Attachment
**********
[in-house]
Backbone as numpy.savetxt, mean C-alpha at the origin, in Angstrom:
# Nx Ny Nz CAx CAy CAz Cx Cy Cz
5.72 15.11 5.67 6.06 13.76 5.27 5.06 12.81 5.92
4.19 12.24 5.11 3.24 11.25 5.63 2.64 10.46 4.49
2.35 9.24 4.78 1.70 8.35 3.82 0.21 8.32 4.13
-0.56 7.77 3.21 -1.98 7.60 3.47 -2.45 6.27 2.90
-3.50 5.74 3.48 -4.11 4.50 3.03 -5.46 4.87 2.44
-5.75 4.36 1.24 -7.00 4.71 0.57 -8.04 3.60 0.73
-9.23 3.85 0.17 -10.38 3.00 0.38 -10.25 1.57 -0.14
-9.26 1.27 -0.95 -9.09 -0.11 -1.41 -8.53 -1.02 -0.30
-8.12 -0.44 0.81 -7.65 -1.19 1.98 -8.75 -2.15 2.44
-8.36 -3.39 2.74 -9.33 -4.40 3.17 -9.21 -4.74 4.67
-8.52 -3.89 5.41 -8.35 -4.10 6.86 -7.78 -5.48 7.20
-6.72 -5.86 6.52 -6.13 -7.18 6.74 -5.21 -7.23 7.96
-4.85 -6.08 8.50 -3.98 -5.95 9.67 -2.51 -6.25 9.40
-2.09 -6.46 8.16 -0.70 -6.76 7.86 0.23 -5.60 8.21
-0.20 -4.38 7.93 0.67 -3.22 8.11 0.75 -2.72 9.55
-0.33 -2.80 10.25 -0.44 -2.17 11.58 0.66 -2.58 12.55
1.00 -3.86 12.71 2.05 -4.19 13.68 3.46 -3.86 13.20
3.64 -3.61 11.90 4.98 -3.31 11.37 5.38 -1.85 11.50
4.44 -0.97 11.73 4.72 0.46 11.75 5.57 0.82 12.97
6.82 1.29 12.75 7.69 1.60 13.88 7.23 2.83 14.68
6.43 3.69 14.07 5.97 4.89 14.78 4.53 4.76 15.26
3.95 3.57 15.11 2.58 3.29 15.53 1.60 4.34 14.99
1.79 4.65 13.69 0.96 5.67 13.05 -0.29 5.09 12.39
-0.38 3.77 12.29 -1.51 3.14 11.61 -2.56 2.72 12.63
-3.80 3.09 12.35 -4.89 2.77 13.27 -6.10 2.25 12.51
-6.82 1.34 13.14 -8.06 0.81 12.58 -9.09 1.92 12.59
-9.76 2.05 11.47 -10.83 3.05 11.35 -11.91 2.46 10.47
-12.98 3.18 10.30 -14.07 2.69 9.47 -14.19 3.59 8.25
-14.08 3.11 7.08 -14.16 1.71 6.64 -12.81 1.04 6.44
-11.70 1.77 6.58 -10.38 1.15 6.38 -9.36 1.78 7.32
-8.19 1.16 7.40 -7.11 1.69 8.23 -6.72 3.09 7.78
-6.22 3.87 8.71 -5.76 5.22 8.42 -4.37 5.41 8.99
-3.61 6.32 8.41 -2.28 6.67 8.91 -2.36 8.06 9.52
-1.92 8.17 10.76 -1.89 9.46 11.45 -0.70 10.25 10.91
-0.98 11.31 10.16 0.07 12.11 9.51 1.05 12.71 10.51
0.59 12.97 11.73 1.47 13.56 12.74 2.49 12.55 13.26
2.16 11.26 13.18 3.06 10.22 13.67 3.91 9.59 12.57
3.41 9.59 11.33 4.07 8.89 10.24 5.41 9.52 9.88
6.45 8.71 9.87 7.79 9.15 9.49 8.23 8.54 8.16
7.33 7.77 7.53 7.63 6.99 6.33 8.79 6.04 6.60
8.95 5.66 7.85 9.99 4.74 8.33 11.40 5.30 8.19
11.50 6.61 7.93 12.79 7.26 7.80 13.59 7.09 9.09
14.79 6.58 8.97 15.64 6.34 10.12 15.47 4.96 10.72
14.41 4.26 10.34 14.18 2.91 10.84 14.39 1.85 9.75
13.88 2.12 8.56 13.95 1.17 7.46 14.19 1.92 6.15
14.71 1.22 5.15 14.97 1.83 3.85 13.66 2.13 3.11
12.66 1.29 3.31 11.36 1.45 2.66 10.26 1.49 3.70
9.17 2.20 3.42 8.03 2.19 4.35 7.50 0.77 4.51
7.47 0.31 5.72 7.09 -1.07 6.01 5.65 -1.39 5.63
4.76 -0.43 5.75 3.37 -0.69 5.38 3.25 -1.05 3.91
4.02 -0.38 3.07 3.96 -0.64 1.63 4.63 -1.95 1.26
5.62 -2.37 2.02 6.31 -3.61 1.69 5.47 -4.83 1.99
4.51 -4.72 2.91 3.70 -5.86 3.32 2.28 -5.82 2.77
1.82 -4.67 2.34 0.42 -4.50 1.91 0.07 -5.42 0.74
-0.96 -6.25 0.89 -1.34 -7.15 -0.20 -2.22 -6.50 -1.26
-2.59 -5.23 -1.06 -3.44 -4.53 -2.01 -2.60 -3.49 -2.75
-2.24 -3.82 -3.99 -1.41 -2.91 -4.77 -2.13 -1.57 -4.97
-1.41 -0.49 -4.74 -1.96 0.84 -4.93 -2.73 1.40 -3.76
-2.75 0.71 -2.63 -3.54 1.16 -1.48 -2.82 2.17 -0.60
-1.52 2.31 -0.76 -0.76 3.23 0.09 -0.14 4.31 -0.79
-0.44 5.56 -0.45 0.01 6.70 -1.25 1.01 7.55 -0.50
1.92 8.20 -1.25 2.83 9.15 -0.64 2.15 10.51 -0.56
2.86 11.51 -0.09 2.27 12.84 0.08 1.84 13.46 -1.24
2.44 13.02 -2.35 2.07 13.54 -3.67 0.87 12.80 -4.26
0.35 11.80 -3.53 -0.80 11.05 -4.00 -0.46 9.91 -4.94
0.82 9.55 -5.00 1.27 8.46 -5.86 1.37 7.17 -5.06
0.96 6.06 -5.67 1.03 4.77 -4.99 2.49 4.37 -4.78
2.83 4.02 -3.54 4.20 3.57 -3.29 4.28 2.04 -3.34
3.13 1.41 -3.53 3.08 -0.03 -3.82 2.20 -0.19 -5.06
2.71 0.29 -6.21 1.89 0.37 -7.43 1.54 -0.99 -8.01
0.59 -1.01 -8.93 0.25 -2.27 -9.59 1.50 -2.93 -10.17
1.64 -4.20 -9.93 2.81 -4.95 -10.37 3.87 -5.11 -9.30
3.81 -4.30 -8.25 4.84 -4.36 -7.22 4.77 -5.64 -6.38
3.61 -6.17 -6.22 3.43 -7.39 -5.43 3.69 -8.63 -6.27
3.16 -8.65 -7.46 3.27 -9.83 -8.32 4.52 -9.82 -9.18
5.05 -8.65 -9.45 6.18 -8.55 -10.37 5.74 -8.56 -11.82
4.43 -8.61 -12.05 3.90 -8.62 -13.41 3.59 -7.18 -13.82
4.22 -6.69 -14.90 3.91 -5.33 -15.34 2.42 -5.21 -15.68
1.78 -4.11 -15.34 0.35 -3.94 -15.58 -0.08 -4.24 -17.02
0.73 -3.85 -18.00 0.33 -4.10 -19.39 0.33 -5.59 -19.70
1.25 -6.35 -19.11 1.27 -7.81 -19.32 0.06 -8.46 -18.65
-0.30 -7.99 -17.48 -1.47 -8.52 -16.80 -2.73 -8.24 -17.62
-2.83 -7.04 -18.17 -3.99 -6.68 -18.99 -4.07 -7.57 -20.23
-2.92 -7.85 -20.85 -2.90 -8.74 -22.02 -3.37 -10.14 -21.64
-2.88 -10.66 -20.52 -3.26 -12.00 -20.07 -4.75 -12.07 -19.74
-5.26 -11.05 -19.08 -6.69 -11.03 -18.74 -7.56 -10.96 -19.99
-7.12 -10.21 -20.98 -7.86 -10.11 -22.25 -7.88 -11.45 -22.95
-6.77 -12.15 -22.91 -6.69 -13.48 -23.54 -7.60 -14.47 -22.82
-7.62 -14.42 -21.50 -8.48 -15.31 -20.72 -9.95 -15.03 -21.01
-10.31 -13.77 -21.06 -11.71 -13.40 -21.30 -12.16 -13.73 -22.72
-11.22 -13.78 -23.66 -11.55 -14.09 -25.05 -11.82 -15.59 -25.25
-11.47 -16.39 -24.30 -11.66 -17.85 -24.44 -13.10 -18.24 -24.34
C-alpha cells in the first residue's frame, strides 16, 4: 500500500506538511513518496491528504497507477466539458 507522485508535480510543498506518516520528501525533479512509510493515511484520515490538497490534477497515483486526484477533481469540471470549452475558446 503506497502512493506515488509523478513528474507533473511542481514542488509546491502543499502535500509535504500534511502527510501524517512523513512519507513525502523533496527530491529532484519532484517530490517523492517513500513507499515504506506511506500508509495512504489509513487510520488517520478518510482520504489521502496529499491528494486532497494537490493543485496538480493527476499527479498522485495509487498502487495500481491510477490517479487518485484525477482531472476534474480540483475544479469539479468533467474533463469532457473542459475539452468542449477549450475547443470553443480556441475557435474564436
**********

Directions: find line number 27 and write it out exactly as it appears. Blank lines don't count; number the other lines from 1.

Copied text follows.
-0.38 3.77 12.29 -1.51 3.14 11.61 -2.56 2.72 12.63